John Ziker was a co-author of a study, “Greater wealth inequality, less polygyny: rethinking the polygyny threshold model,” published in July in Journal of the Royal Society: Interface, a publication from the Santa Fe Institute’s Dynamics of Wealth Inequality Project.
The study, to which Ziker contributed data from his work with indigenous hunter-gatherers in Siberia, revises the standard polygyny threshold model which only allows for female choice, to a model in which both women and men make marital choices to maximize the number of surviving children they raise.
One of the unique contributions of this model is that it includes parameters reflecting diminishing fitness returns to increasing number of wives; rival wealth, defined as wealth that can be divided among wives; and finally non-rival wealth, like genetic quality which cannot be divided. The model was tested with data from 11,813 individuals’ wealth, marriage, and reproductive success in 29 diverse societies across the globe.
The standard polygyny threshold model predicts that polygyny should be more common and more pronounced in populations in which males differ substantially in their ability to control critical rival resources. A classic example is among elephant seals, when males fight to leave one (the alpha male) in control of beaches (rookeries) needed by females to mate and give birth. The larger or better the rookery the standard model predicts more females will choose to mate with that male. Among humans, the standard polygyny threshold model predicts that polygyny will be more common in socio-cultural contexts where wealth is held predominately by men, and where there is high inequality in its distribution.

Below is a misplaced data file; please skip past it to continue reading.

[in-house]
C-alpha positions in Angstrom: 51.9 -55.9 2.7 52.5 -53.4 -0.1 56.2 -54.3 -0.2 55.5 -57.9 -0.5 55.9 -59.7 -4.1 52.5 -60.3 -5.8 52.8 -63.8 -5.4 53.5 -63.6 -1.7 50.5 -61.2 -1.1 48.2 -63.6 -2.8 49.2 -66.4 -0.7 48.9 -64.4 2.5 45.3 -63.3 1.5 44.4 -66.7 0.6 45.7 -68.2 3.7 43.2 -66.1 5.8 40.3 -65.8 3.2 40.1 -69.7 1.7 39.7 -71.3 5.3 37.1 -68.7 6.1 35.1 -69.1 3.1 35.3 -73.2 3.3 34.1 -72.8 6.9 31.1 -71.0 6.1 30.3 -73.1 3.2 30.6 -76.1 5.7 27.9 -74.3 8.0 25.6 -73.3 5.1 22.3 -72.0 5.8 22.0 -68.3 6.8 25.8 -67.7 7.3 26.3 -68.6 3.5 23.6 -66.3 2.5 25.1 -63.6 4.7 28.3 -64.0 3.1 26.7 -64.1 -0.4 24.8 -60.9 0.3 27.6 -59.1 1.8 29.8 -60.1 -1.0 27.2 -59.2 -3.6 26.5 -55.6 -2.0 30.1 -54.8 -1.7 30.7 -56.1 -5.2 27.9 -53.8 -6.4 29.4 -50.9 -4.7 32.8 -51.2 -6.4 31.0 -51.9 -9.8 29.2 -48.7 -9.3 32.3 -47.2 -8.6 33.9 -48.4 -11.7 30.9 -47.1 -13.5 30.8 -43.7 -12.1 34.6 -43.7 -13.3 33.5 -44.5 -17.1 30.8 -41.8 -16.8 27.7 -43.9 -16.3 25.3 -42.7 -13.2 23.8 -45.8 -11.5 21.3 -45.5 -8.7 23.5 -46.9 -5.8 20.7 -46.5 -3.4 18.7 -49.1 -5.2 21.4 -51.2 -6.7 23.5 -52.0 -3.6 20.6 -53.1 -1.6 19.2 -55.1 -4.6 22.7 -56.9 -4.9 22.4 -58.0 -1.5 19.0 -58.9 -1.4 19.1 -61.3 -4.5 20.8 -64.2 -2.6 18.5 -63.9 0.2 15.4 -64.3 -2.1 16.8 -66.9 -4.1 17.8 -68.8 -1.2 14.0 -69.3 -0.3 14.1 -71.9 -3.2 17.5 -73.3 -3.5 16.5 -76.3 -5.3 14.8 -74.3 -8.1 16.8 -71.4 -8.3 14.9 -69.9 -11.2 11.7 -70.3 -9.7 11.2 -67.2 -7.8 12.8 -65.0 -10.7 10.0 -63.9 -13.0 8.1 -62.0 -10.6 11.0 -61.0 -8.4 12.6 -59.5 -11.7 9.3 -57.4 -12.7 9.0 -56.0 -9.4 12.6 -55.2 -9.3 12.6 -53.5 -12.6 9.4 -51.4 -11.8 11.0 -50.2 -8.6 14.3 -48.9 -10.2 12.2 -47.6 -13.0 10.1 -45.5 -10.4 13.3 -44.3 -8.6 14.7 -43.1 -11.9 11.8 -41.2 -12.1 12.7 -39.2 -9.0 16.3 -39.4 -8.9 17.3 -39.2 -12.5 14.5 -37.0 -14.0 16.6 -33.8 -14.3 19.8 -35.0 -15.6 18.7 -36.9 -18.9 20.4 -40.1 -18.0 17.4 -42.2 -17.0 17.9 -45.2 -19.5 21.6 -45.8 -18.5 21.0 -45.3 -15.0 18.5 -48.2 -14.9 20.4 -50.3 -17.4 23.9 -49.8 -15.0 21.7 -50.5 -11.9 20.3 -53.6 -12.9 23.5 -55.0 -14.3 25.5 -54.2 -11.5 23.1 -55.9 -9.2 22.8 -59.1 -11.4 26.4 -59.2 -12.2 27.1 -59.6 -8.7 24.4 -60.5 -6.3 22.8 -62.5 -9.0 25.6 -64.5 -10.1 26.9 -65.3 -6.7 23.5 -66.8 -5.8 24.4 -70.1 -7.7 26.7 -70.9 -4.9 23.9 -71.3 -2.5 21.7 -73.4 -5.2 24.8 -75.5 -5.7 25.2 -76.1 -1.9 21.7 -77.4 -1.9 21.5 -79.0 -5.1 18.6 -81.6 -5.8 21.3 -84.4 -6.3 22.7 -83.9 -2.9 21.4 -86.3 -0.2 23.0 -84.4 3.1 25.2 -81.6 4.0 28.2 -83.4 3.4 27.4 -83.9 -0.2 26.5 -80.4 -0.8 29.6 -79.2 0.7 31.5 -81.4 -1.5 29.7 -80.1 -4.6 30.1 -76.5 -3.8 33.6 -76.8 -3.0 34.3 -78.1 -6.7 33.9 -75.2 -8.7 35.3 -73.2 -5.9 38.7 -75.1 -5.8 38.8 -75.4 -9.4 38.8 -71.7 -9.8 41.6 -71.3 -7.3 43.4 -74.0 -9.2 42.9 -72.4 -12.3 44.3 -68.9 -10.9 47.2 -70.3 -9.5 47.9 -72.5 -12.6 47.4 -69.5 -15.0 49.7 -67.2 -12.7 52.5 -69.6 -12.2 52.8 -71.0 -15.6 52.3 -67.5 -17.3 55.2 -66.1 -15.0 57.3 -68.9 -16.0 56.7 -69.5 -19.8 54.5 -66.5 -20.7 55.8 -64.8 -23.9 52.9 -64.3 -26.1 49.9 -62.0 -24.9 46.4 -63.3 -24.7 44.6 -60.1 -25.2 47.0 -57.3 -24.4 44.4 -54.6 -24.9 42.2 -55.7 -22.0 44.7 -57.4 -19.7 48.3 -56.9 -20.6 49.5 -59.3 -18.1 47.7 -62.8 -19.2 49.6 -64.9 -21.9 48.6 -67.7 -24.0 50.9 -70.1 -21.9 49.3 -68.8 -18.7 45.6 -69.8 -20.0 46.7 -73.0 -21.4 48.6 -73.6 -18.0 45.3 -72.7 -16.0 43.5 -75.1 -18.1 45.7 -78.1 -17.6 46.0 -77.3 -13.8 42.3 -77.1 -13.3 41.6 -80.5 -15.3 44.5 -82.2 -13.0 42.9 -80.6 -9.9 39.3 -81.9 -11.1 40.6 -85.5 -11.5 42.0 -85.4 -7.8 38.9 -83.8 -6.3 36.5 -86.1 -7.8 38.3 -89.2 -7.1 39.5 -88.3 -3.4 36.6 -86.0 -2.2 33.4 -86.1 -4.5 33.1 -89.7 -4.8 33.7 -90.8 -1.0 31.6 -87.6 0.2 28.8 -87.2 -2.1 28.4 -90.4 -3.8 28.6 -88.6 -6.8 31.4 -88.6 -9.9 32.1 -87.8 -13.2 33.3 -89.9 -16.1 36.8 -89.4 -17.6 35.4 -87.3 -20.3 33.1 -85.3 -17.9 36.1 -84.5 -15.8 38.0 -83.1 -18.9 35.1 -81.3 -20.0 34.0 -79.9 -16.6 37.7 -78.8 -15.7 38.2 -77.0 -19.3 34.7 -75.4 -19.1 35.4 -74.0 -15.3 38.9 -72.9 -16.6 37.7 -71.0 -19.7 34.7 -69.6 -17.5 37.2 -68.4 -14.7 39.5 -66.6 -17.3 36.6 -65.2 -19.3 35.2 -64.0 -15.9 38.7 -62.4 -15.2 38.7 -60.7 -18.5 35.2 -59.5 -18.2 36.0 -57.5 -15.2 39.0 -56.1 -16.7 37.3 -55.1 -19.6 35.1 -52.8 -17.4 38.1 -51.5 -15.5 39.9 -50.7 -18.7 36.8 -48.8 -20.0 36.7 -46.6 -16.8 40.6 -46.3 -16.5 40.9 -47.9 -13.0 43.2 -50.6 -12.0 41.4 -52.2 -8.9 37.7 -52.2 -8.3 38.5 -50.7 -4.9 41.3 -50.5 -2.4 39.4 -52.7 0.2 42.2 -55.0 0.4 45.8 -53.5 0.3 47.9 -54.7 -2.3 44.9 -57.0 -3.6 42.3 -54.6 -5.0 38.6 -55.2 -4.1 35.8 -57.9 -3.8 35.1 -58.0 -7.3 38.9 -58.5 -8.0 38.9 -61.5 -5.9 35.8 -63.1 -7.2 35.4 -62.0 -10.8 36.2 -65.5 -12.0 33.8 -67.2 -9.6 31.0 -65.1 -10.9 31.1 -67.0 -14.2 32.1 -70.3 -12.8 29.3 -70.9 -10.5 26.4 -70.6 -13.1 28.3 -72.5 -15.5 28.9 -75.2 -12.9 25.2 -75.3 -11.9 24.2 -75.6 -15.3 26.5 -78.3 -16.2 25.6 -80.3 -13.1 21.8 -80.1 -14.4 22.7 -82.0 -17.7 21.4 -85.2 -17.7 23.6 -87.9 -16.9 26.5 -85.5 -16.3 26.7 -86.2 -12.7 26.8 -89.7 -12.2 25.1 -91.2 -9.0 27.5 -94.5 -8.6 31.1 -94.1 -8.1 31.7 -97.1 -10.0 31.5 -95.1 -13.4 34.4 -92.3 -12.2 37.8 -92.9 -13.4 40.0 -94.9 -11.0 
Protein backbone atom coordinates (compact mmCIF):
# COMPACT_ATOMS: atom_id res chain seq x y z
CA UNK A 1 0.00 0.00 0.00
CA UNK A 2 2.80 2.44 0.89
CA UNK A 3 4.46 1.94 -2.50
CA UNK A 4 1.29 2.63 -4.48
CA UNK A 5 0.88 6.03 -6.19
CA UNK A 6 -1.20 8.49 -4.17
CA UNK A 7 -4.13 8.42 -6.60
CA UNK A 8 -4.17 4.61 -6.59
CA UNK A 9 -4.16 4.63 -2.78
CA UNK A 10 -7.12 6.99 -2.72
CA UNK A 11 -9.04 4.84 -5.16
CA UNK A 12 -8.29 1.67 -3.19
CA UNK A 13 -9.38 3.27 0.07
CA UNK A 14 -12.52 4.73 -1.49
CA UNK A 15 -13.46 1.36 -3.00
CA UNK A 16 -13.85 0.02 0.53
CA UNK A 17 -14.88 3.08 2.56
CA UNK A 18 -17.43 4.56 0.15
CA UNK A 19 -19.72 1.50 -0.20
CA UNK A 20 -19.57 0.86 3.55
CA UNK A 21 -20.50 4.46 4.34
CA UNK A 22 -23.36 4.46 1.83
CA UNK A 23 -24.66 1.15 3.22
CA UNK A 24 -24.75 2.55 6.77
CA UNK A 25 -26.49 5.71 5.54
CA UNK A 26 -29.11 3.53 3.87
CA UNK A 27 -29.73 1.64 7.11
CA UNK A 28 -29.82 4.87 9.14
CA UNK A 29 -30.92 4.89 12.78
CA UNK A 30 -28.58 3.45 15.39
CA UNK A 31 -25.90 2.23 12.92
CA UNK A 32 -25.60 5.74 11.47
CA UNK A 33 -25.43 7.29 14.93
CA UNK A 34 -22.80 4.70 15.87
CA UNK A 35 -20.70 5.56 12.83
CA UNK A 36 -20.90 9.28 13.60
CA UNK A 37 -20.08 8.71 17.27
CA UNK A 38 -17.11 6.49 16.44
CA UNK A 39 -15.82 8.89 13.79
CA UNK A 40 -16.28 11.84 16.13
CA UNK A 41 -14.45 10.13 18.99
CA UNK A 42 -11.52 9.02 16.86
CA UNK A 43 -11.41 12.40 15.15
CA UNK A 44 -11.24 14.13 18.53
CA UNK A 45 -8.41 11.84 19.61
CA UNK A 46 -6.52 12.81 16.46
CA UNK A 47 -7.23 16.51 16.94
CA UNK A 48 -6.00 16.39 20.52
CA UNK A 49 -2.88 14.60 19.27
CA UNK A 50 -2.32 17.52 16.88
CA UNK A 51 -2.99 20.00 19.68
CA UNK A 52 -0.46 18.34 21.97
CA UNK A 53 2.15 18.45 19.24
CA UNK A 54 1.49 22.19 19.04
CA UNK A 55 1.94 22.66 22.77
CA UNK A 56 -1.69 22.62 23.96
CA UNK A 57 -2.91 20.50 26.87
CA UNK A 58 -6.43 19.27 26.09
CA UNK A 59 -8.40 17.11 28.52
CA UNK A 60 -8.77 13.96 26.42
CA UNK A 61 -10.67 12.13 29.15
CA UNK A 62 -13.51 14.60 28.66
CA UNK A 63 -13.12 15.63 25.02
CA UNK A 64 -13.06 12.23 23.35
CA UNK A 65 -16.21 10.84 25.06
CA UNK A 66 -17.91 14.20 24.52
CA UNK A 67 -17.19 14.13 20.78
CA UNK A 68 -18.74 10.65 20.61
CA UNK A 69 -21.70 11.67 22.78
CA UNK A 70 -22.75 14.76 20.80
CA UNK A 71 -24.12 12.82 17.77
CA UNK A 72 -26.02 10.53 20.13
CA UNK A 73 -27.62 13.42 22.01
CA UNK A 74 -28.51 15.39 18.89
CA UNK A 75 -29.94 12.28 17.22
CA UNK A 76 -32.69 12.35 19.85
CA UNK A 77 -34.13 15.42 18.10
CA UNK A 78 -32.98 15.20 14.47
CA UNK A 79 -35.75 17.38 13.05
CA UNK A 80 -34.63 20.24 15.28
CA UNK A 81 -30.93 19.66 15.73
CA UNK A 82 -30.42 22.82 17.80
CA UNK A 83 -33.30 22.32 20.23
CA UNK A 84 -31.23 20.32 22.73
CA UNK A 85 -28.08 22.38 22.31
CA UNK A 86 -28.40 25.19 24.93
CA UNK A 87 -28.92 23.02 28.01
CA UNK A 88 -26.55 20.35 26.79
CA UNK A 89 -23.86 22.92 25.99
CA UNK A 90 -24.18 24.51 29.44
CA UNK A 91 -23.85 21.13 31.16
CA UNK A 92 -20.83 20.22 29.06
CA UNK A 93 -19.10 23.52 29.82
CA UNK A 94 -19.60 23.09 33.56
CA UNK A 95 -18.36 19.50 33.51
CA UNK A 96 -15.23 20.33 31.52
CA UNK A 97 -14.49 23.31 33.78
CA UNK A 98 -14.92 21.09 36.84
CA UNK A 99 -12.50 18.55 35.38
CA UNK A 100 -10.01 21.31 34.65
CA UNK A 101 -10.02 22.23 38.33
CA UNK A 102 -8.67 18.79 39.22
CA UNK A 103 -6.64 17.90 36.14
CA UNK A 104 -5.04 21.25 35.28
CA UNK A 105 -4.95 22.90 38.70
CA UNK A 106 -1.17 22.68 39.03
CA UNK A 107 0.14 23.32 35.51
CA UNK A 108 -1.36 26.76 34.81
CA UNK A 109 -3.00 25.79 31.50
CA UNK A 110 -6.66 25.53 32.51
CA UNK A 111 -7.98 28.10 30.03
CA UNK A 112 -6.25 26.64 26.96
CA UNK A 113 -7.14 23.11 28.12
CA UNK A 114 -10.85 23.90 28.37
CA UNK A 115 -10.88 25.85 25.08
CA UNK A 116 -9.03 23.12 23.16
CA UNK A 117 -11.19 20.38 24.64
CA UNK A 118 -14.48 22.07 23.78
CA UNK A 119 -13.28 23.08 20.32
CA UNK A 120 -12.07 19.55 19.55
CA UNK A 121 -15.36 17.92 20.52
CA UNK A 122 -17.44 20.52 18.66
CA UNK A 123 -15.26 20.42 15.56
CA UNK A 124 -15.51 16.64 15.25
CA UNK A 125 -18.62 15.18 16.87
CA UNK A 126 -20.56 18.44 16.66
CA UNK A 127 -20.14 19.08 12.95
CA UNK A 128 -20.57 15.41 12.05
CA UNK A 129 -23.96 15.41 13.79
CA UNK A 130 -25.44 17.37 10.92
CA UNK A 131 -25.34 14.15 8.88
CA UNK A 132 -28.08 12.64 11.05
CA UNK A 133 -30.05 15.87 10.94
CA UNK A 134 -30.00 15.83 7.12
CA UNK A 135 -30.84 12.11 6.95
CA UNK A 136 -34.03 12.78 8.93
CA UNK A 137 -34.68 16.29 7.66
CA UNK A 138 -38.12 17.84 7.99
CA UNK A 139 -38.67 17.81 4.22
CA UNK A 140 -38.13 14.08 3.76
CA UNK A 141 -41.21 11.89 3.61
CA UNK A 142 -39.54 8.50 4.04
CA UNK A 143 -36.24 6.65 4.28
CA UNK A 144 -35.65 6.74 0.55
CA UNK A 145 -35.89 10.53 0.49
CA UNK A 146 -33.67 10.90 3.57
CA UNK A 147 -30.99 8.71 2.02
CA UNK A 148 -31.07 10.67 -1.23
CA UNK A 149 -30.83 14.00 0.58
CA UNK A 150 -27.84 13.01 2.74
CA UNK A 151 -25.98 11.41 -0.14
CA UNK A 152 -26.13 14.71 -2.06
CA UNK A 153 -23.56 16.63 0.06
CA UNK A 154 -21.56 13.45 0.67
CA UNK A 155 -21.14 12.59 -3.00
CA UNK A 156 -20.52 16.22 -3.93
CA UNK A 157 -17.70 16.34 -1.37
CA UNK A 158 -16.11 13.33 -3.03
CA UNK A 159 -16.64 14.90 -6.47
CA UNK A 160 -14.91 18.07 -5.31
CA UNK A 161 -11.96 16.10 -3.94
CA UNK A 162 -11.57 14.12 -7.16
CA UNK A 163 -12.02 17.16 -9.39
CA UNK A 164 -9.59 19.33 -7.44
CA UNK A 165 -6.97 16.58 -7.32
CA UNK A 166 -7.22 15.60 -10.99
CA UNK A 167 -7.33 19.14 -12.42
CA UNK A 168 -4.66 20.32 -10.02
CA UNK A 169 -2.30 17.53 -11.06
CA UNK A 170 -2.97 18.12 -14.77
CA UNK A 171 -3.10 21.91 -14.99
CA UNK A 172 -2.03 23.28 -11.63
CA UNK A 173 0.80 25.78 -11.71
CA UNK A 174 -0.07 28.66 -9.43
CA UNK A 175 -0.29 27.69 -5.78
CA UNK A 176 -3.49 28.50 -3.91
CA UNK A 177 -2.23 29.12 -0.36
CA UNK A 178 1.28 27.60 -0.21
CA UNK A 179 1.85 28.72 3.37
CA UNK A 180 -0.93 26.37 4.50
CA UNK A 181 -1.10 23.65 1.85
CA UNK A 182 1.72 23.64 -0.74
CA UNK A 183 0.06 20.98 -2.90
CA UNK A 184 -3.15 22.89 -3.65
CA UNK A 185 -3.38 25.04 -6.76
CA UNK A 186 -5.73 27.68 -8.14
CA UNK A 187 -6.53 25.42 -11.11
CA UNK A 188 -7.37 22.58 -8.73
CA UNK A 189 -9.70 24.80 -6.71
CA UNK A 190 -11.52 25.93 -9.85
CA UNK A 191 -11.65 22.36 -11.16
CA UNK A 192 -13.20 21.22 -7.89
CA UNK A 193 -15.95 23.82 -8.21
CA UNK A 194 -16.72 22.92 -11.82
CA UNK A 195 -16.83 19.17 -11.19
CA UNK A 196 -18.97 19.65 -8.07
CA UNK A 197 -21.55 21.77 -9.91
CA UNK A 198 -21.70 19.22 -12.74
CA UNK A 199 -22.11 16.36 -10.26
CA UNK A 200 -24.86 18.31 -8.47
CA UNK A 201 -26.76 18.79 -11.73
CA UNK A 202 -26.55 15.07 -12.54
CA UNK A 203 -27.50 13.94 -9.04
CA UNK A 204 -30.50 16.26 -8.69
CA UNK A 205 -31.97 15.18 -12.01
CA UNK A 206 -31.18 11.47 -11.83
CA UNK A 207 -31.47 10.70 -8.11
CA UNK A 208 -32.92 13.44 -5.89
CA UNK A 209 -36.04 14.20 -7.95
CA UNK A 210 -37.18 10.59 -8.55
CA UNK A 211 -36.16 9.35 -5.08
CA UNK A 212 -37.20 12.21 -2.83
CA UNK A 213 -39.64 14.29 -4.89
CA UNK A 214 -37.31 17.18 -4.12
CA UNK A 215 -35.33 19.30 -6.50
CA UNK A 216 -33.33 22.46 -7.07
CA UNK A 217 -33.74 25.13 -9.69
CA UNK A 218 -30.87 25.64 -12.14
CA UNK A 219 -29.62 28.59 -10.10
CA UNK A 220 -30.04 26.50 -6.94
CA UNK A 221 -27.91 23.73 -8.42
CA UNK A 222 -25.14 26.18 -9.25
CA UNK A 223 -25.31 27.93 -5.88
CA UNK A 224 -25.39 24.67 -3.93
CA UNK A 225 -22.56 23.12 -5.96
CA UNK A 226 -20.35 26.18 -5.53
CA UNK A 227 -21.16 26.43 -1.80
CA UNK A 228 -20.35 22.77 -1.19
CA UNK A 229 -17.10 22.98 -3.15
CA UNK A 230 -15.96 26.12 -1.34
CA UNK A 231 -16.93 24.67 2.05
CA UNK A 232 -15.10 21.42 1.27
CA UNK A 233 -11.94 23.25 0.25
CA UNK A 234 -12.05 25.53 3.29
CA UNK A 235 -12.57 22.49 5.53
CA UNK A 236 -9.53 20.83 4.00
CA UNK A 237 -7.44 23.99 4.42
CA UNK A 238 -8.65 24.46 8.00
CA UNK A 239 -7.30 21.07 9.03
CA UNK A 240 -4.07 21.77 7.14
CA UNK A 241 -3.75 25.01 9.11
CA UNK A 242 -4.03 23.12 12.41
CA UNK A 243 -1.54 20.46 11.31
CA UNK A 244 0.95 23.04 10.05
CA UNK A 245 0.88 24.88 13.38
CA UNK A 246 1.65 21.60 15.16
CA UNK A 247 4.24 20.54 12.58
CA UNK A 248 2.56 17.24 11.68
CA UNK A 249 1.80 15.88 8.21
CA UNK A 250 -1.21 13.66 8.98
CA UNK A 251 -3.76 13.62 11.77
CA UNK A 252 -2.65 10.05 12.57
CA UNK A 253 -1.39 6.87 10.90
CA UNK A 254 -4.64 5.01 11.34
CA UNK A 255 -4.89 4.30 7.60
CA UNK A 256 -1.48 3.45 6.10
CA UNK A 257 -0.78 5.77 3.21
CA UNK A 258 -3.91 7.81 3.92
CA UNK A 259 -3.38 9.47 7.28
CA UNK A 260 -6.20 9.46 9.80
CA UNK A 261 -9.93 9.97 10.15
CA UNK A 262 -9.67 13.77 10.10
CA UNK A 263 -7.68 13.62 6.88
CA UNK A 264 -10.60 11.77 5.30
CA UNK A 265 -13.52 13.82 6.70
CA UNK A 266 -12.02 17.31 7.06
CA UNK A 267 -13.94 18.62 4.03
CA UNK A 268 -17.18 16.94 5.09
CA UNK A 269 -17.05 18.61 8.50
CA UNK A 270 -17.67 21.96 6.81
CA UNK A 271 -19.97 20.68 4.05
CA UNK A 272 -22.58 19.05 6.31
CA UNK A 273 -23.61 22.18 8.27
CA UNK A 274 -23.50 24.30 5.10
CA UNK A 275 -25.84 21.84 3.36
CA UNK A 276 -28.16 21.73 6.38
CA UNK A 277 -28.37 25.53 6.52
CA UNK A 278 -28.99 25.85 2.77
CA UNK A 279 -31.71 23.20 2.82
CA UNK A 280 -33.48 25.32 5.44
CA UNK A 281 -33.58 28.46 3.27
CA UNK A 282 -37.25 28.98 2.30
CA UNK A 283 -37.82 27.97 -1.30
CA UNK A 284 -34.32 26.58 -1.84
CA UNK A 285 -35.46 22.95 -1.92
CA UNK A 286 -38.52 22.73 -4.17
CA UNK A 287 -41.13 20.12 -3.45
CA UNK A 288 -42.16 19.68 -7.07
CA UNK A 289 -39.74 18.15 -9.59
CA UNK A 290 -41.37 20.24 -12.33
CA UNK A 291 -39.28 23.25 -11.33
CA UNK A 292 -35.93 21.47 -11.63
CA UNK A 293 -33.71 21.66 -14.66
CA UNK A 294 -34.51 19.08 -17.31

There is a paradox in human societies though because as wealth inequality increases beyond a certain point, especially in populations employing intensive and industrial agriculture, the incidence of polygynous marriage decreases rather than increases, as predicted. Rather, polygyny is more common in the lowest tech “middle-range” societies centered on shifting agricultural or pastoral modes of production than the highest tech complex societies where wealth inequalities are the greatest and growing rapidly.
The paradox is resolved with the new model that considers both the effect of wealth inequality and the diminishing marginal value of additional wives. There are a number of alternative hypotheses to the shift to monogamy including the cultural selection of monogamous mating norms, however, these alternatives do not appear to be sufficient to explain the polygyny paradox with this new model and comparative study.